I was never one for Resident Evil. It was Silent Hill all the way for me. It was foggy, creepy and didn’t feel like a straight to video film. Silent Hill didn’t look like films, it had an aesthetic all of its own and included a brilliant discordant soundtrack, which only made everything feel even worse than it looked. This was psychological gaming that meant I had to ask a friend over to help me get through the fear. The only thing scarier than Silent Hill is Silent Hill 2.
While everyone was praising Metal Gear for inventing the stealth-em up, I was sneaking over rooftops in feudal Japan, in Tenchu. You get to be a ninja, there’s cherry blossom, swords, shuriken and atmospheric music. I loved it, even if it was as hard as nails.
So, you’ve got this rabbit, made out of a single, white unbroken line, which stretches across the black screen. And the line pulses in time to the music, creating loops or jagged pits for the rabbit to jump over. The landscape changes as the music plays, in this experimental rhythm action game. The key to the game was that you could play your own CDs and Vibri, the rabbit, would have new landscapes to traverse. It’s strange and awesome and my top tip is choose something with a strong bassline. I had hours of fun with The Lost Art of Keeping a Secret by Queens of the Stone Age. It’s a crazy idea for a game, but somehow it works.
Yes, it’s another rhythm action game, but one that doesn’t get much attention. Busta Groove combines different dancing styles, in more and more outlandish dancefloor settings. During head-to-head competitions, the aim is to string together as many perfect moves, which gives you the ability to bust out a special move, which knocks the other dancer off rhythm. Special moves include perform a windmill breakdance move that creates a mini tornado, blowing the scenery away. It was crazy in a way that only Japanese games can be. They j-pop soundtrack was brilliant and the some of the songs are still worthy of a sing-a-long. Sandwiched between the eccentric PaRappa the Rappa and king of the dancefloor Dance Dance Revolution, Busta Groove didn’t get the love it deserved, but I played the hell out of it.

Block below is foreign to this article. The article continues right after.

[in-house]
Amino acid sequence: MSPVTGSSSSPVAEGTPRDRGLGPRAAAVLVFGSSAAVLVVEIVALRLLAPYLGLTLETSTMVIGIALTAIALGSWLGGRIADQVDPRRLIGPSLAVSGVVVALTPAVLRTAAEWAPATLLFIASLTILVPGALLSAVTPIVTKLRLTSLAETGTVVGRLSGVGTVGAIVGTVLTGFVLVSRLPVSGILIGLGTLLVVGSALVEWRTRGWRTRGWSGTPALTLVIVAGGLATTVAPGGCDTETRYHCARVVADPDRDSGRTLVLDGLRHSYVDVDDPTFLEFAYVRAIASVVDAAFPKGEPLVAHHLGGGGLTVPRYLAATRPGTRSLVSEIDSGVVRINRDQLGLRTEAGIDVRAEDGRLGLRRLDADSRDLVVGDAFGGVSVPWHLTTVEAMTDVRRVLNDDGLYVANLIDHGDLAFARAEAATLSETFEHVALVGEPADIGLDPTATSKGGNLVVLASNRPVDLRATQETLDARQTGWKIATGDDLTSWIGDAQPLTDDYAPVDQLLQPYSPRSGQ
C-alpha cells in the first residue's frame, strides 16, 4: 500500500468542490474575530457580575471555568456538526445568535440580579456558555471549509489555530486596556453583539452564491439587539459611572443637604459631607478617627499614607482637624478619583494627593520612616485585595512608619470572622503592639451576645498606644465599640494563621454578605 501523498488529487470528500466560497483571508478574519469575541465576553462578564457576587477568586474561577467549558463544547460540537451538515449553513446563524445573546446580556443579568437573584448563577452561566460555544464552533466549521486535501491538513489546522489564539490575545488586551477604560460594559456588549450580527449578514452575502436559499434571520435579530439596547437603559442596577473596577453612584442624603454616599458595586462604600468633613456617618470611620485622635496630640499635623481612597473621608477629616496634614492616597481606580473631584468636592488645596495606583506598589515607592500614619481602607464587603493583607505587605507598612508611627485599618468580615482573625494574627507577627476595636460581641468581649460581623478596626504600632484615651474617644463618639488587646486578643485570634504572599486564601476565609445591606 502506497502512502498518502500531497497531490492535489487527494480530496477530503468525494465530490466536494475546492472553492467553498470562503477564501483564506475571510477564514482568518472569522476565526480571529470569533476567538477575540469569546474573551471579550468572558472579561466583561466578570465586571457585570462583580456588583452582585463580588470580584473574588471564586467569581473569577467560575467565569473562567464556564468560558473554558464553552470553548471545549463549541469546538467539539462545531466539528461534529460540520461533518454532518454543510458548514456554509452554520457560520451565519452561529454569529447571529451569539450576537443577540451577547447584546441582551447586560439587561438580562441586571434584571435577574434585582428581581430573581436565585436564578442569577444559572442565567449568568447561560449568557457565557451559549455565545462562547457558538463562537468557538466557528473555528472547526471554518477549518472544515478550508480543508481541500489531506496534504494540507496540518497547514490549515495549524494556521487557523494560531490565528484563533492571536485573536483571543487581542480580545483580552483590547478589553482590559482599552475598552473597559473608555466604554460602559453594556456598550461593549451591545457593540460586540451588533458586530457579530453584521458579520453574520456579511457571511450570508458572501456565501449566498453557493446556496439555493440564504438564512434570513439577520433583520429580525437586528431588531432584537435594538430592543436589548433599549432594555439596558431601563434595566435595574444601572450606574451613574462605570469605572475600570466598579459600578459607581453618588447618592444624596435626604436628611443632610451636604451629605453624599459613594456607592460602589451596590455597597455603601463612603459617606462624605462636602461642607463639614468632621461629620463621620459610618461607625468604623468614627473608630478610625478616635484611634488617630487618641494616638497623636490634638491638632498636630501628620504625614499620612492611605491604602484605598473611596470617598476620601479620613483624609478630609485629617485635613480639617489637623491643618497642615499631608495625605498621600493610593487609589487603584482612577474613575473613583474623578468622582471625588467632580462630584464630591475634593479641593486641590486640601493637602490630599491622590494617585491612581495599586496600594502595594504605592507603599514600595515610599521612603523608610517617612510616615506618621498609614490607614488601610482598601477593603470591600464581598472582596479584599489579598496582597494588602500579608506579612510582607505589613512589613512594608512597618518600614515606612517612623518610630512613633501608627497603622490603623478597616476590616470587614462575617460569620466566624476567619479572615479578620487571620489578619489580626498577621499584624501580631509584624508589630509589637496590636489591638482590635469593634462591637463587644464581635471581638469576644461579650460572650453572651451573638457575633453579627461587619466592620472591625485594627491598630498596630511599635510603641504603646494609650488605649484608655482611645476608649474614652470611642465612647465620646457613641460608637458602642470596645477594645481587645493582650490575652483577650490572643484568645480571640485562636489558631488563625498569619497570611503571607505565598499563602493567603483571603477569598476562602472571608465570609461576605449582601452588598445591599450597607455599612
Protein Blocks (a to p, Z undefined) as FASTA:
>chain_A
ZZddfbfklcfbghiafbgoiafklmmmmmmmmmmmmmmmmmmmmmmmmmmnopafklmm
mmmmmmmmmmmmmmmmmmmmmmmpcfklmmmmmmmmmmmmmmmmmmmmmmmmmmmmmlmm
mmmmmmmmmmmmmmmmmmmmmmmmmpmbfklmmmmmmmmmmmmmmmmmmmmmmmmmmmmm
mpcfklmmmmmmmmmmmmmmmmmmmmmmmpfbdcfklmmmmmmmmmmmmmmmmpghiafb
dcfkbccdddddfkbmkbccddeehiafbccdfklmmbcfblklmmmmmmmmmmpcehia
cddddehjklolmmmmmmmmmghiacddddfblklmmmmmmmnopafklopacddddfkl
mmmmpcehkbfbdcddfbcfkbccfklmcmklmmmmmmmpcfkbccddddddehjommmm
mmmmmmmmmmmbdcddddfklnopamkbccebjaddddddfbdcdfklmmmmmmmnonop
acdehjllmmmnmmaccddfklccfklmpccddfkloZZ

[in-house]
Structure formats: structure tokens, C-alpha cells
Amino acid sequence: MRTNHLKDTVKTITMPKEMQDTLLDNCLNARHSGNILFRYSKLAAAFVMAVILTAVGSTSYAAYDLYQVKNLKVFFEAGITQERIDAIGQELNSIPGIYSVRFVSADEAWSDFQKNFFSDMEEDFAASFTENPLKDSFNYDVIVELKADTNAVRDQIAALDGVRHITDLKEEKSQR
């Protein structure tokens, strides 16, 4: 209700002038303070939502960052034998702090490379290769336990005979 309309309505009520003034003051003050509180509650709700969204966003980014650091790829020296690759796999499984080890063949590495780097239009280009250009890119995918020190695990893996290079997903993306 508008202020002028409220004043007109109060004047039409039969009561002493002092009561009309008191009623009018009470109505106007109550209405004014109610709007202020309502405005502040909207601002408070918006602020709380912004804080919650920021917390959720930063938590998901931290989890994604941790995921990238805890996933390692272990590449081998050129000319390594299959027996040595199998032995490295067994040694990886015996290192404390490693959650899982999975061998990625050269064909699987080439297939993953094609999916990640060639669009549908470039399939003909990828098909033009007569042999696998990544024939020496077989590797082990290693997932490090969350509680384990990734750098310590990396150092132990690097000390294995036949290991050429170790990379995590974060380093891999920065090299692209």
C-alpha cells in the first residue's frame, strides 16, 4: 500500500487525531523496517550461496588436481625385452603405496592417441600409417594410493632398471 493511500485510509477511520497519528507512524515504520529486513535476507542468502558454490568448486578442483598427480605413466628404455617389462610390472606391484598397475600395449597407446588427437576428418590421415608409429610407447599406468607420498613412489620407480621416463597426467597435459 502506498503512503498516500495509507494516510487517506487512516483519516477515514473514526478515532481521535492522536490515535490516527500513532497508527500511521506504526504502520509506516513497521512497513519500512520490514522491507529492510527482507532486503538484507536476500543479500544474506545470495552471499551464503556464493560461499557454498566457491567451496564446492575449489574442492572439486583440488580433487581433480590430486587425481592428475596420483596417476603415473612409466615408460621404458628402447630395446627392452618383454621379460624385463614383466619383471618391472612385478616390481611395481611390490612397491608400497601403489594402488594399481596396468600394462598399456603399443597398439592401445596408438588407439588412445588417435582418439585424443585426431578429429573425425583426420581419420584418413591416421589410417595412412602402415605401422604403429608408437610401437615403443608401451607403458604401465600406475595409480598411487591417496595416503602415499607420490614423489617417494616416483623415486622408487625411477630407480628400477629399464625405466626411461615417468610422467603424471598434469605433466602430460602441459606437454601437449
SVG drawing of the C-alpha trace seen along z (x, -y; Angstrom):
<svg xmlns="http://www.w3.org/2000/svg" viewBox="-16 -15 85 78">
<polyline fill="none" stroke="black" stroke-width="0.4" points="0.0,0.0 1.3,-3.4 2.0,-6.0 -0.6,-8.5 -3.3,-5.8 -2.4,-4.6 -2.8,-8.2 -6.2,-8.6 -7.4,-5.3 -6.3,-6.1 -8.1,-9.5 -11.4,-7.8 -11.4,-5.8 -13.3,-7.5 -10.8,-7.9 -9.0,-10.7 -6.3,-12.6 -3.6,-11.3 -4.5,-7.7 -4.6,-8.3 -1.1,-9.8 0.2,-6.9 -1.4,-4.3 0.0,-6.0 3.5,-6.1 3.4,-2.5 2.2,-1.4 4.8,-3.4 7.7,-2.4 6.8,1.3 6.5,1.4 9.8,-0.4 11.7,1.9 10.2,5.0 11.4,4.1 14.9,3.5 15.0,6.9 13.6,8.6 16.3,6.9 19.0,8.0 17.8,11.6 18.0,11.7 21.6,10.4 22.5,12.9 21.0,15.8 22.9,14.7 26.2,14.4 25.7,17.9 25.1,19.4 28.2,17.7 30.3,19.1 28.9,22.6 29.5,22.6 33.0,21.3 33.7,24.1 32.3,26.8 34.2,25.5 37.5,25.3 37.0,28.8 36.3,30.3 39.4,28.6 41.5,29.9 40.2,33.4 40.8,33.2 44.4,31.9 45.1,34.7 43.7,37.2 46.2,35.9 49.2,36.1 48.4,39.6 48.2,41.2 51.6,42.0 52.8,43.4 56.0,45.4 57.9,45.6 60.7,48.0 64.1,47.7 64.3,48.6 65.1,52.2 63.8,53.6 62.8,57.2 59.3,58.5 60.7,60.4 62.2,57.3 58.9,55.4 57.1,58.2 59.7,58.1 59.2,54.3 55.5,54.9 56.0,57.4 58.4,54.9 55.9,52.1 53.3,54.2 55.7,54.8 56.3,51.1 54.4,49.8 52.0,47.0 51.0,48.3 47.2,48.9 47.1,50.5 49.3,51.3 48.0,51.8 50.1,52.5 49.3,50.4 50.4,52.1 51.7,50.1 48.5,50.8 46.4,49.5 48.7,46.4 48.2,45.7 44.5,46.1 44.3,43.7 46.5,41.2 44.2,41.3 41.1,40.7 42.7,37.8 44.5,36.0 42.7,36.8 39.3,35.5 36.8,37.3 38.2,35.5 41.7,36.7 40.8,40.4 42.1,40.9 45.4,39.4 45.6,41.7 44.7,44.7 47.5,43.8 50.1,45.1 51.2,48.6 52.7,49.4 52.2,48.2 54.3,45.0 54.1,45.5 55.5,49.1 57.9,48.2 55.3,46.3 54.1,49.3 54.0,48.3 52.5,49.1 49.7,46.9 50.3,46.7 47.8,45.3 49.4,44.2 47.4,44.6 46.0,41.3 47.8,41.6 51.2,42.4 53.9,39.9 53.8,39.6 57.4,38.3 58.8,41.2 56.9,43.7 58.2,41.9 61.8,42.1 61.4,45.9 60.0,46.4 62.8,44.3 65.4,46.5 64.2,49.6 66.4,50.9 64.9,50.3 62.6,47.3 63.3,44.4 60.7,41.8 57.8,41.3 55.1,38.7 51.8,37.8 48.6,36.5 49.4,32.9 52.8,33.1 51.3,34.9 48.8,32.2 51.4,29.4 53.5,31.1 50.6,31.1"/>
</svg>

Tony Hawk’s Skateboarding
One day, a friend, who worked in the games industry came home with a game demo. Nothing unusual there. However, this was Tony Hawk’s Skateboarding. No other game got a look in, after that. We played that demo for months, until the game, finally, came out. Everything about it was perfect – the music, the learning curve, the level design and the gameplay.
This game hit the zeitgeist. Extreme sports were in and so was nu metal and skater punk – the perfect soundtrack. Add to that, the intuitive control system, some killer special moves and the ability to rail grind anything, in an open world skatathon and you’ve got the perfect after pub gaming experience. I still believe I can pull off a 360 Christ Air. This game brings back very happy memories and is probably the thing I played most, every night for at least an entire summer. Thank you Neversoft.